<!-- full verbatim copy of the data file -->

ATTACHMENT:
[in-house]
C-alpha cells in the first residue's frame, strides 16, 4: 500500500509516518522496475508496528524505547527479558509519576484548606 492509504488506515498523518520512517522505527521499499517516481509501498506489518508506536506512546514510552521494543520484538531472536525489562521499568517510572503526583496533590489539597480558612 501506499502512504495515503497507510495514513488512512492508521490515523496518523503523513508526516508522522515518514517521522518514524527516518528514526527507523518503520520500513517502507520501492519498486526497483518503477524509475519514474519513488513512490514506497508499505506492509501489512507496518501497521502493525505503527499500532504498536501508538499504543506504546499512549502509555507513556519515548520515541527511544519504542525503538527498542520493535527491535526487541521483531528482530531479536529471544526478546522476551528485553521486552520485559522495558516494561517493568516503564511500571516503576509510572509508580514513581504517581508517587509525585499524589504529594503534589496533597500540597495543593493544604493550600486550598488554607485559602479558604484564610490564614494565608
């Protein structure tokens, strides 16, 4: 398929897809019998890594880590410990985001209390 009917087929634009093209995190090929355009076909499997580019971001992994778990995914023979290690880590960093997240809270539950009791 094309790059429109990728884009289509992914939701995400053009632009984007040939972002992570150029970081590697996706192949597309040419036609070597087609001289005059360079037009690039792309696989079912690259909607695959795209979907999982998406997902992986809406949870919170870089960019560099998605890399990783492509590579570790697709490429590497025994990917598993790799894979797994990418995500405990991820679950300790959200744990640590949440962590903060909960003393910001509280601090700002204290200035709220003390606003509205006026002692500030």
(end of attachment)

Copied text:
[in-house]
C-alpha cells in the first residue's frame, strides 16, 4: 500500500509516518522496475508496528524505547527479558509519576484548606 492509504488506515498523518520512517522505527521499499517516481509501498506489518508506536506512546514510552521494543520484538531472536525489562521499568517510572503526583496533590489539597480558612 501506499502512504495515503497507510495514513488512512492508521490515523496518523503523513508526516508522522515518514517521522518514524527516518528514526527507523518503520520500513517502507520501492519498486526497483518503477524509475519514474519513488513512490514506497508499505506492509501489512507496518501497521502493525505503527499500532504498536501508538499504543506504546499512549502509555507513556519515548520515541527511544519504542525503538527498542520493535527491535526487541521483531528482530531479536529471544526478546522476551528485553521486552520485559522495558516494561517493568516503564511500571516503576509510572509508580514513581504517581508517587509525585499524589504529594503534589496533597500540597495543593493544604493550600486550598488554607485559602479558604484564610490564614494565608
């Protein structure tokens, strides 16, 4: 398929897809019998890594880590410990985001209390 009917087929634009093209995190090929355009076909499997580019971001992994778990995914023979290690880590960093997240809270539950009791 094309790059429109990728884009289509992914939701995400053009632009984007040939972002992570150029970081590697996706192949597309040419036609070597087609001289005059360079037009690039792309696989079912690259909607695959795209979907999982998406997902992986809406949870919170870089960019560099998605890399990783492509590579570790697709490429590497025994990917598993790799894979797994990418995500405990991820679950300790959200744990640590949440962590903060909960003393910001509280601090700002204290200035709220003390606003509205006026002692500030």